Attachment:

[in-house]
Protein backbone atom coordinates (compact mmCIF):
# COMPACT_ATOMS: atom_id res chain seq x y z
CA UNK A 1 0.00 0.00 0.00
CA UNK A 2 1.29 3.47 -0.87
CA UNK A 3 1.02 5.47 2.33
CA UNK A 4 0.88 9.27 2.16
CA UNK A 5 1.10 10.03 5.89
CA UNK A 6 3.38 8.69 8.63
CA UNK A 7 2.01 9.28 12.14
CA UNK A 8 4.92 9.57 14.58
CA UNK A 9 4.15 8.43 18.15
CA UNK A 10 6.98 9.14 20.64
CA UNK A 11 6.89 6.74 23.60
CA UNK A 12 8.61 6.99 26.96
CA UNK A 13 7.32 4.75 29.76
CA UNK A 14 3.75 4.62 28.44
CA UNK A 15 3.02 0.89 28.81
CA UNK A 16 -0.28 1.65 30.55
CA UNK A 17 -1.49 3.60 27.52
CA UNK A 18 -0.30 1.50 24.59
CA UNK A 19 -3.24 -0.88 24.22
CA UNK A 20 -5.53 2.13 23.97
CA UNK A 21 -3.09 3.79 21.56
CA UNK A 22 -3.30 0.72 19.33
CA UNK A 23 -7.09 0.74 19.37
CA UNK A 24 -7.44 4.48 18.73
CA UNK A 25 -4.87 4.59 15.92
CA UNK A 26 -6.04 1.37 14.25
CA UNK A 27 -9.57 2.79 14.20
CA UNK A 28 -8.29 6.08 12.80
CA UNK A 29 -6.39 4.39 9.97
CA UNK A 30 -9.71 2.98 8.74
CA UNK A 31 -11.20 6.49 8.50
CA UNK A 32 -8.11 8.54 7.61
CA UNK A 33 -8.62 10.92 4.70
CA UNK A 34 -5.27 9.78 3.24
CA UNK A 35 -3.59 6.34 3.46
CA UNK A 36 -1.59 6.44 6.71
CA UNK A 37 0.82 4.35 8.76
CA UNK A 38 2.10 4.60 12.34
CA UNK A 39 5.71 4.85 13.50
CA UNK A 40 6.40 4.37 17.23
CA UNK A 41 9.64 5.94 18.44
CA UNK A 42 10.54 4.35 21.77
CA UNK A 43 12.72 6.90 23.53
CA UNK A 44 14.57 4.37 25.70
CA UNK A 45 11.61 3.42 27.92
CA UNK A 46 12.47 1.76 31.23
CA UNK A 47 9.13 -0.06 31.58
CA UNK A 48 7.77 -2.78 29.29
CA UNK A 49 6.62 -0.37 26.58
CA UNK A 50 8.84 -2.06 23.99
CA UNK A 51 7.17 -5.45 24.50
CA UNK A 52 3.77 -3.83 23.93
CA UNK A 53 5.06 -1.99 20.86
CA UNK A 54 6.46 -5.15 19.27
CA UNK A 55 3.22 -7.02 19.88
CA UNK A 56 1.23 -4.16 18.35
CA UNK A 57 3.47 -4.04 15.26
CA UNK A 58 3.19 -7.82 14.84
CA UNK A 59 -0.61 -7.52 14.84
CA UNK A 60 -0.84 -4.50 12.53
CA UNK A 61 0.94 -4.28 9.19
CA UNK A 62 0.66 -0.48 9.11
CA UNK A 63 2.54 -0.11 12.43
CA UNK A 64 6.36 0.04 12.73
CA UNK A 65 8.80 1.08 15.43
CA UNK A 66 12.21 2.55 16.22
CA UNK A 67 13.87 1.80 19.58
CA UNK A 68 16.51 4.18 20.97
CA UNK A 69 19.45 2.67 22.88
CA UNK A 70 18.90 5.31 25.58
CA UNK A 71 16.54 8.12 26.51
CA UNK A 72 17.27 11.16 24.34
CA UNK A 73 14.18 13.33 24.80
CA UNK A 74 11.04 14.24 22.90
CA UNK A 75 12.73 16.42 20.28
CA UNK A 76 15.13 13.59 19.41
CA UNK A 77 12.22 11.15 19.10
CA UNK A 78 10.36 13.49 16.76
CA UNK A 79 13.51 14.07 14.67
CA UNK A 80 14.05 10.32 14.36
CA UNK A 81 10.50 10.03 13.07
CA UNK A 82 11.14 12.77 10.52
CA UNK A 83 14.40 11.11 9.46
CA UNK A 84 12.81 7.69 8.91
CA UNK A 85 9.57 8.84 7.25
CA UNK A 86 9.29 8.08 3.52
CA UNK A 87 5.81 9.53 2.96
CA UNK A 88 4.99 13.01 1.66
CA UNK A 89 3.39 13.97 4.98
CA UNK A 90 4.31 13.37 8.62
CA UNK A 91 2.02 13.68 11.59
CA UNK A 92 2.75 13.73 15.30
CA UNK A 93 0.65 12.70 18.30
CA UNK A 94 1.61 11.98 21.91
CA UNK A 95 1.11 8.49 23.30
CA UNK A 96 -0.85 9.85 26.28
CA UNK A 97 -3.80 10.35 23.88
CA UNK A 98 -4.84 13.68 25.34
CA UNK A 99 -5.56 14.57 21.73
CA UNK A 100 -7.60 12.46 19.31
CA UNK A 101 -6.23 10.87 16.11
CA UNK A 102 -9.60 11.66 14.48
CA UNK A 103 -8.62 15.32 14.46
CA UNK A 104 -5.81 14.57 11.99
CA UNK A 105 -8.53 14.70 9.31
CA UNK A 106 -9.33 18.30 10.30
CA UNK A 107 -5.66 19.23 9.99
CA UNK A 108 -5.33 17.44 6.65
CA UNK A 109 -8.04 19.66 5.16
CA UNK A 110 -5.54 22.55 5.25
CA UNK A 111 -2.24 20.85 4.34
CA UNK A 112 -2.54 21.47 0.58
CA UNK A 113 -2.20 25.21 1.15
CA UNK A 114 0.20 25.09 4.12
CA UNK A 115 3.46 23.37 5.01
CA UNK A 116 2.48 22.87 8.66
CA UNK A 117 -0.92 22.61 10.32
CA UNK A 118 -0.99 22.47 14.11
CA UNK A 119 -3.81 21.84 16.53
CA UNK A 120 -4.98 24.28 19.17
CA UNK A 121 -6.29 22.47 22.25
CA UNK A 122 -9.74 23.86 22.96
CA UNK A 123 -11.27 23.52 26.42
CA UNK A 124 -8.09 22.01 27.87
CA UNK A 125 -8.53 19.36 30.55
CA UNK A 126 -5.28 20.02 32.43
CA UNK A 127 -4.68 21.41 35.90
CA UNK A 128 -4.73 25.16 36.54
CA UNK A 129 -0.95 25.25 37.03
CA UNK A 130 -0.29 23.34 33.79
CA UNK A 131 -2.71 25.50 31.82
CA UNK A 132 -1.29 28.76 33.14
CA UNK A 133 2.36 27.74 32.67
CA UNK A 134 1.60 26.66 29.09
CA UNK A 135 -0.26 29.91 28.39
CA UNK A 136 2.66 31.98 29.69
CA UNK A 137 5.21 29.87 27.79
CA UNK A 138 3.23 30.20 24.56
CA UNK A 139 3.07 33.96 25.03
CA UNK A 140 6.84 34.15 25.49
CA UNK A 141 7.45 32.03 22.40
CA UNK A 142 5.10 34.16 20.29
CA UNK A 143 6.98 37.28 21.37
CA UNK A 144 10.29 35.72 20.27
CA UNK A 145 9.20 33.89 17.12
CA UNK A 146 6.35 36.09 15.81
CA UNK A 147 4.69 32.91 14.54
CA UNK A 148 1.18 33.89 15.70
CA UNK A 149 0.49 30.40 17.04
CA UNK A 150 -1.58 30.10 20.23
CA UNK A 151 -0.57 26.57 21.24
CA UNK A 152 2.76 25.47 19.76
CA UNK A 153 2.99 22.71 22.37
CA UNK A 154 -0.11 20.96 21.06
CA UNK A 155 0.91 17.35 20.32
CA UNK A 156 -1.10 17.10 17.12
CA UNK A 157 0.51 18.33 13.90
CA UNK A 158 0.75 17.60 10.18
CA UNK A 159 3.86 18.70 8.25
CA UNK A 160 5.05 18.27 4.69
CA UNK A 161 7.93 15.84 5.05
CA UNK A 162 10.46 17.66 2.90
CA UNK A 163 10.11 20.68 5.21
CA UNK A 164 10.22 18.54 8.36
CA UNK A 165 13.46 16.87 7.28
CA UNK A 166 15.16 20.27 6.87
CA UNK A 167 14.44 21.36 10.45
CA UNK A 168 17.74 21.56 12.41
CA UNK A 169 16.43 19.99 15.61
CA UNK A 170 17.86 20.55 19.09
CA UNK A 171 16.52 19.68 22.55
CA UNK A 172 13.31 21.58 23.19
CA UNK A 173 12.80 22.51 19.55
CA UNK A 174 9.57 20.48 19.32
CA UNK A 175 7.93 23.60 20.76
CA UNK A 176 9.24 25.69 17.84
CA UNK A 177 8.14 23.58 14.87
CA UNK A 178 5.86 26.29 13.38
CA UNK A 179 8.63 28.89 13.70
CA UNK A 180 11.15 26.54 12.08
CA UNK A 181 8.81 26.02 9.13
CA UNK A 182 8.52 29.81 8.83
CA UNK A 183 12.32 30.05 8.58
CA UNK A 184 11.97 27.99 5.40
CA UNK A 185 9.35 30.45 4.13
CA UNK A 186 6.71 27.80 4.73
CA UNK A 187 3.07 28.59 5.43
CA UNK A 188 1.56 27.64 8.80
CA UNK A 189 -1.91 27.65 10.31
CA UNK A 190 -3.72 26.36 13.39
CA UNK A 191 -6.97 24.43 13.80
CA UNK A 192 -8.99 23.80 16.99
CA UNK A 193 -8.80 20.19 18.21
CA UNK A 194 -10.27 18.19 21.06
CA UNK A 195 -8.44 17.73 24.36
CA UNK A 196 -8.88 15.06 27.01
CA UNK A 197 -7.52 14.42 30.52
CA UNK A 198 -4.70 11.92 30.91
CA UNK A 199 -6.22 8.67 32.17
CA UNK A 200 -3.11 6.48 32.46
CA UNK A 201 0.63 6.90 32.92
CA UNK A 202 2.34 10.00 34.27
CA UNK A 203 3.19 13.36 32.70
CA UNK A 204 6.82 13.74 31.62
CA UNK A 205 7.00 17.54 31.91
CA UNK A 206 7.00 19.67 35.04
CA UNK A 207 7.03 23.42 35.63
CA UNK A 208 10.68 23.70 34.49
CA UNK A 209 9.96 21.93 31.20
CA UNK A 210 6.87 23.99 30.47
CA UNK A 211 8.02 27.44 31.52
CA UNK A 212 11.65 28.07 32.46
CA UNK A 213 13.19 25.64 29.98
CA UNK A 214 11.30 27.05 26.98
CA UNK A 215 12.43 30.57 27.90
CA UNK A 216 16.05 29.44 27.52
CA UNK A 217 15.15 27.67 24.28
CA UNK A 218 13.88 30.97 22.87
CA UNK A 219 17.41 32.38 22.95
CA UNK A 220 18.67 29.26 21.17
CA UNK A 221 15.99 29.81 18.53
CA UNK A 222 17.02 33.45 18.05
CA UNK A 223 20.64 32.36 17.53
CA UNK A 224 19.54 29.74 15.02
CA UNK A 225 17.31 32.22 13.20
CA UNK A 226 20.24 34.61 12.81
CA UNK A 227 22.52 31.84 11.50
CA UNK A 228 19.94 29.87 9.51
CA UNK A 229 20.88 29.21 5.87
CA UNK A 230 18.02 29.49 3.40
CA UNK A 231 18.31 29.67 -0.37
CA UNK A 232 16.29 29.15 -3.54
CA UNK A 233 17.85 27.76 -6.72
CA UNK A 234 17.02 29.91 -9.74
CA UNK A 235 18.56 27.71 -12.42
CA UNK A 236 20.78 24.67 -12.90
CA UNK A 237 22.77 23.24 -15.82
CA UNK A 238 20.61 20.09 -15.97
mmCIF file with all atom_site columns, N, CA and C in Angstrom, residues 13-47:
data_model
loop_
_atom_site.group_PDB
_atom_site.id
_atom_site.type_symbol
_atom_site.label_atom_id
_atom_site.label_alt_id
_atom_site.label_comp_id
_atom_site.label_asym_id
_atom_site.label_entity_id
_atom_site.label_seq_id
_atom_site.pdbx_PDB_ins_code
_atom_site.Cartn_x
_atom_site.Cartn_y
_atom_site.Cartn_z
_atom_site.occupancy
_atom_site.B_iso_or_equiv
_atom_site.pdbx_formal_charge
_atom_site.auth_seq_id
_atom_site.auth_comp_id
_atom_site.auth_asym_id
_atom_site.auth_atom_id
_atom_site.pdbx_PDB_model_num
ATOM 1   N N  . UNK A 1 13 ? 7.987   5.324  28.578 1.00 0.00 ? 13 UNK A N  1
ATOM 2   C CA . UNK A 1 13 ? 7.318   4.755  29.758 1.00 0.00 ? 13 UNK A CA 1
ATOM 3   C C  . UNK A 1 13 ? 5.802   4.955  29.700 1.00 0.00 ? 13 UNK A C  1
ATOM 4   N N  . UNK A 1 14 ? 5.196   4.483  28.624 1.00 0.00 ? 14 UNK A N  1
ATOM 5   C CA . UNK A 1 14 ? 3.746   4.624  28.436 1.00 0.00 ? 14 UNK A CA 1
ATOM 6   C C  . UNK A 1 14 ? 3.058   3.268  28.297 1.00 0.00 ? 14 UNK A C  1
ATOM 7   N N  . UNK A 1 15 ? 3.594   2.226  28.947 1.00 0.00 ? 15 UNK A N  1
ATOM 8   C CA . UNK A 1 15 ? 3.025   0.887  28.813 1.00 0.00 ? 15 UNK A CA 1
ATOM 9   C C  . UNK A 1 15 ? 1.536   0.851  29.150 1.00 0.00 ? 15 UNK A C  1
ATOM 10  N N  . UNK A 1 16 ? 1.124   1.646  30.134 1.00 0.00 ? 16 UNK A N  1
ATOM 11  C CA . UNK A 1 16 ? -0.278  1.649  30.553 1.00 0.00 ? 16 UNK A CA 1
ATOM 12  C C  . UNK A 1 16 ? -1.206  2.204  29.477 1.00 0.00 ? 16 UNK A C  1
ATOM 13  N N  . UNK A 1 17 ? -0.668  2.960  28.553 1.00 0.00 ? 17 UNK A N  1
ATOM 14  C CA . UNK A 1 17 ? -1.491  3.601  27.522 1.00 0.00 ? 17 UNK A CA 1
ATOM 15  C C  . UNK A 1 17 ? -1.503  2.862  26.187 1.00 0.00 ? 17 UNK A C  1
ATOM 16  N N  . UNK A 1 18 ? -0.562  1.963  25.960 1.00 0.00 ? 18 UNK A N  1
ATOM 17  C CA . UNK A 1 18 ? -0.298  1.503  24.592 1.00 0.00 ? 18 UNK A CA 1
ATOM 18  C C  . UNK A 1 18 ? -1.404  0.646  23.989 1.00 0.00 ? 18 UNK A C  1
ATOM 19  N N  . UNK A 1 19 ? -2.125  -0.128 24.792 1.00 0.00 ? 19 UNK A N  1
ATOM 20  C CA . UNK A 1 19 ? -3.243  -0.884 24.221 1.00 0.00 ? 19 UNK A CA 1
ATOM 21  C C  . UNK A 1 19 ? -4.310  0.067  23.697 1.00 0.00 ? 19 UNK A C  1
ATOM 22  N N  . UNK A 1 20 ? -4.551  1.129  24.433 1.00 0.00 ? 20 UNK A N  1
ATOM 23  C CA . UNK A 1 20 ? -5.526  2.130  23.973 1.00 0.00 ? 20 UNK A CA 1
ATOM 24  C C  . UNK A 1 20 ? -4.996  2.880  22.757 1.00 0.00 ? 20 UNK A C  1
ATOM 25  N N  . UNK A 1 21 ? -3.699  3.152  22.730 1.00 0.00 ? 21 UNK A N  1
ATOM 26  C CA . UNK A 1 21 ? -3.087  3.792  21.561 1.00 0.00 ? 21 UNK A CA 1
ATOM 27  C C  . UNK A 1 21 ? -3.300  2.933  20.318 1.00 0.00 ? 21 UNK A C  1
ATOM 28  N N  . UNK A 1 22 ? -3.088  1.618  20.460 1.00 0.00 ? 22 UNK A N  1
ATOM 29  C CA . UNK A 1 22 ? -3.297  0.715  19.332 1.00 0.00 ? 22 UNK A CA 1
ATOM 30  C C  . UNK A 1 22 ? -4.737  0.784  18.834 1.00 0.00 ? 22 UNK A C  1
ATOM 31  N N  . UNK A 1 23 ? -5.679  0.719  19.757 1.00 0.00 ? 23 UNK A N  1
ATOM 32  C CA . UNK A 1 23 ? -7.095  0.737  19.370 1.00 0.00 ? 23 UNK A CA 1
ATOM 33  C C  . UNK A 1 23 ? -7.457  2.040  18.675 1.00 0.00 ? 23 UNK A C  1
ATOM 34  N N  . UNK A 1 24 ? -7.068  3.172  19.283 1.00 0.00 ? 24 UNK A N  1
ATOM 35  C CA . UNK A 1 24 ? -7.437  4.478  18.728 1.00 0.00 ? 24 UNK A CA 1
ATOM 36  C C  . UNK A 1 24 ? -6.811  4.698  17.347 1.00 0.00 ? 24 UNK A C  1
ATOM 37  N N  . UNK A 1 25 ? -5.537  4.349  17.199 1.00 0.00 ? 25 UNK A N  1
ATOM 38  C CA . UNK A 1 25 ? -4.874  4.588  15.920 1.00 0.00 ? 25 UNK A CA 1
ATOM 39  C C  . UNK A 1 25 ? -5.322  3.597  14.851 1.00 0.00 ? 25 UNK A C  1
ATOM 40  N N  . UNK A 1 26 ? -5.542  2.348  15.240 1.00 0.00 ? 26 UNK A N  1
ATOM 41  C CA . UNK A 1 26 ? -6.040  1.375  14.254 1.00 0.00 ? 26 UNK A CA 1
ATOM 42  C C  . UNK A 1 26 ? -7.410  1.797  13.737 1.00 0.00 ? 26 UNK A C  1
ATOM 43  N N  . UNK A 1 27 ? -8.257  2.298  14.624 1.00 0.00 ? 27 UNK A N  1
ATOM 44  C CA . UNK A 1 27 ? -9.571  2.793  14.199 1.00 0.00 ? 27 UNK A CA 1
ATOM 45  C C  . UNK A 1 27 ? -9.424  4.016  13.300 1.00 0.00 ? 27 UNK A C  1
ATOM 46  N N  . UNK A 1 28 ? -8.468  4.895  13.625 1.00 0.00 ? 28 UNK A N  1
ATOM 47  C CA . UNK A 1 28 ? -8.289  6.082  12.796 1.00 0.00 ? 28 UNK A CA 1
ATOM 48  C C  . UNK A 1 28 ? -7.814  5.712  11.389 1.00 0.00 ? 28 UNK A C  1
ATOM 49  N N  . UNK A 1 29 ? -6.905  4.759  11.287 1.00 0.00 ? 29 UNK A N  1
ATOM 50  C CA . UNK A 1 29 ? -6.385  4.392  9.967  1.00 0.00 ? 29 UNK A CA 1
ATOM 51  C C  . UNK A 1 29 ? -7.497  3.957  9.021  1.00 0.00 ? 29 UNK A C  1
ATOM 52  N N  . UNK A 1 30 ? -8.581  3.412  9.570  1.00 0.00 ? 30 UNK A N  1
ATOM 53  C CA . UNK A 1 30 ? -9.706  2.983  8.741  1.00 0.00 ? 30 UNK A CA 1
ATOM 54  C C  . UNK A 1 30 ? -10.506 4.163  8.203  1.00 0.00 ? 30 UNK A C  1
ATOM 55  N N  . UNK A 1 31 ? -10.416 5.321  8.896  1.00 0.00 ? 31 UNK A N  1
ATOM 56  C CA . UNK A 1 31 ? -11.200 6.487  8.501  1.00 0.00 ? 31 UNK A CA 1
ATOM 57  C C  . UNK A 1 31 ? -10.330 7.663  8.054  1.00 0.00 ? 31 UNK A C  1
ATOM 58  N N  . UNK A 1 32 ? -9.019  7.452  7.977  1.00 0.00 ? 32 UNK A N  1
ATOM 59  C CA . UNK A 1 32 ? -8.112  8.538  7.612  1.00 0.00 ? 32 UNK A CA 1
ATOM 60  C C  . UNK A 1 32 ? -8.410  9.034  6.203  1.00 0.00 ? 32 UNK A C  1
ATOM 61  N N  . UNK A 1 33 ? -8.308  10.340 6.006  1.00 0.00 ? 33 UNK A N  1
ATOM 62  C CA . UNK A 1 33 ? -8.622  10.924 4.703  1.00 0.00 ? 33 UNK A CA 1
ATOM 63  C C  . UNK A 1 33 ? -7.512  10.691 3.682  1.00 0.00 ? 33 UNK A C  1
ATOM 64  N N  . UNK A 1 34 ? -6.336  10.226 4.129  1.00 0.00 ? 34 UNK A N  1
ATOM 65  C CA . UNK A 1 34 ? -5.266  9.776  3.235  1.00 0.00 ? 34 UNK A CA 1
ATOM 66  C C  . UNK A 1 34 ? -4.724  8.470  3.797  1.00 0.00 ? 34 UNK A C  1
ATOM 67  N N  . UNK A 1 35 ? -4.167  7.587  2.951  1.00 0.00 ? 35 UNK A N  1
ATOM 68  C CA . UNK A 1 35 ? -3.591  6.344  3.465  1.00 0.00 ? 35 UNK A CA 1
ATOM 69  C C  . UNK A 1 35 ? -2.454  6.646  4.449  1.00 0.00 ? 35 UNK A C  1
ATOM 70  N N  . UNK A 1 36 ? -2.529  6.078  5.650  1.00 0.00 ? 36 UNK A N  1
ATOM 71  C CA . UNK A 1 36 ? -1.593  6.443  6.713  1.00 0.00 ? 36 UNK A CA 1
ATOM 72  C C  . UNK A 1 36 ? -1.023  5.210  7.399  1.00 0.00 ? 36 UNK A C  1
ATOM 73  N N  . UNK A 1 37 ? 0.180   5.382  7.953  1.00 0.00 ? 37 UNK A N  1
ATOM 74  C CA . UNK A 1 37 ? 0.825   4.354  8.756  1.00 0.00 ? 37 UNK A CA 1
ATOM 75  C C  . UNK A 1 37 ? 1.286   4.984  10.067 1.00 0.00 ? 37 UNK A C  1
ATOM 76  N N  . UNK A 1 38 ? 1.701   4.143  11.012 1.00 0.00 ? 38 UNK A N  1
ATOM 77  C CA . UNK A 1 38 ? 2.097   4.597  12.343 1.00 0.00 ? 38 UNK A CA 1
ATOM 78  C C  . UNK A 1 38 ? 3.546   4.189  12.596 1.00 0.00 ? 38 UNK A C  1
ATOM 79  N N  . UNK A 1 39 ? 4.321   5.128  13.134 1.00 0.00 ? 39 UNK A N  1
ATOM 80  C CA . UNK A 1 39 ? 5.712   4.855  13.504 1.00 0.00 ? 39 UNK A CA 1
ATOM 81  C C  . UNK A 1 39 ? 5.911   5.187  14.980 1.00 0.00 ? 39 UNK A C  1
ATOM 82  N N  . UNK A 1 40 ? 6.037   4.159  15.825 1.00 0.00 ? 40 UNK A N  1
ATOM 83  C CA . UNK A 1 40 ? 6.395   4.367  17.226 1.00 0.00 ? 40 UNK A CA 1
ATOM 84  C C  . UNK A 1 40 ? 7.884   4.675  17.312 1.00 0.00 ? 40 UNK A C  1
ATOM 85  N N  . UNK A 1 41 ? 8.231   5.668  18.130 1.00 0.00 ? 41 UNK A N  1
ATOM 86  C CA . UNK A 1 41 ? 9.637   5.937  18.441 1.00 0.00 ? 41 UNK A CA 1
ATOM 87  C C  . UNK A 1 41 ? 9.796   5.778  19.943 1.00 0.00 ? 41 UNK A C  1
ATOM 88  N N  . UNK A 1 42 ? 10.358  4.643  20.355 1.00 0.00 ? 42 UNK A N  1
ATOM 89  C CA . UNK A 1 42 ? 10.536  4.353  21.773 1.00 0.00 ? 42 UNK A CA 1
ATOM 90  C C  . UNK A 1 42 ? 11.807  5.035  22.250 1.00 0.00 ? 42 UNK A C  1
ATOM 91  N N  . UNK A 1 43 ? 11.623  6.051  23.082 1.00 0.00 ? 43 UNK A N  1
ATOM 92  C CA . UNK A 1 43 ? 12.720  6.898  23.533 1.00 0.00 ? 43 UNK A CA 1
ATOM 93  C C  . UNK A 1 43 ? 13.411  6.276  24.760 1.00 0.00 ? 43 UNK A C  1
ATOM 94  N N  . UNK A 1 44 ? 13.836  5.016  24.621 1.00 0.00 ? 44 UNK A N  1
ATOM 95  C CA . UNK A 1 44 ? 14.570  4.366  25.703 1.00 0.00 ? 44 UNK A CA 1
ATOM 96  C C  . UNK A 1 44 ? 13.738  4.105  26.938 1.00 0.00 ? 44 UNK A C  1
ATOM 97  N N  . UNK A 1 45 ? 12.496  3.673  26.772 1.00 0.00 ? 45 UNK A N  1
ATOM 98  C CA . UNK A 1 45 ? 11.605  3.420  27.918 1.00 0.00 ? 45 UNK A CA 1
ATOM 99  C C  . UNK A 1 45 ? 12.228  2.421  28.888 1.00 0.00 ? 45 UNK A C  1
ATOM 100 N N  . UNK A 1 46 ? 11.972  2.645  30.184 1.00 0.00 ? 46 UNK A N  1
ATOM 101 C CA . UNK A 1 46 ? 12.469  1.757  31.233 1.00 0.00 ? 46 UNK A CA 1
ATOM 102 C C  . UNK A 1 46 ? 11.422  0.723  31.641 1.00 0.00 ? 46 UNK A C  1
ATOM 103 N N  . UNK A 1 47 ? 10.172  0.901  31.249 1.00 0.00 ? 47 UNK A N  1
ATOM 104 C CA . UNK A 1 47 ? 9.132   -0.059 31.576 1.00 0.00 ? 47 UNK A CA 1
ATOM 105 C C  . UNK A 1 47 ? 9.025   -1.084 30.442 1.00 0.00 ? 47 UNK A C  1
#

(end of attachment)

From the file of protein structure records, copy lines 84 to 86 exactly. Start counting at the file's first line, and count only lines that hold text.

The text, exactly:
CA UNK A 81 10.50 10.03 13.07
CA UNK A 82 11.14 12.77 10.52
CA UNK A 83 14.40 11.11 9.46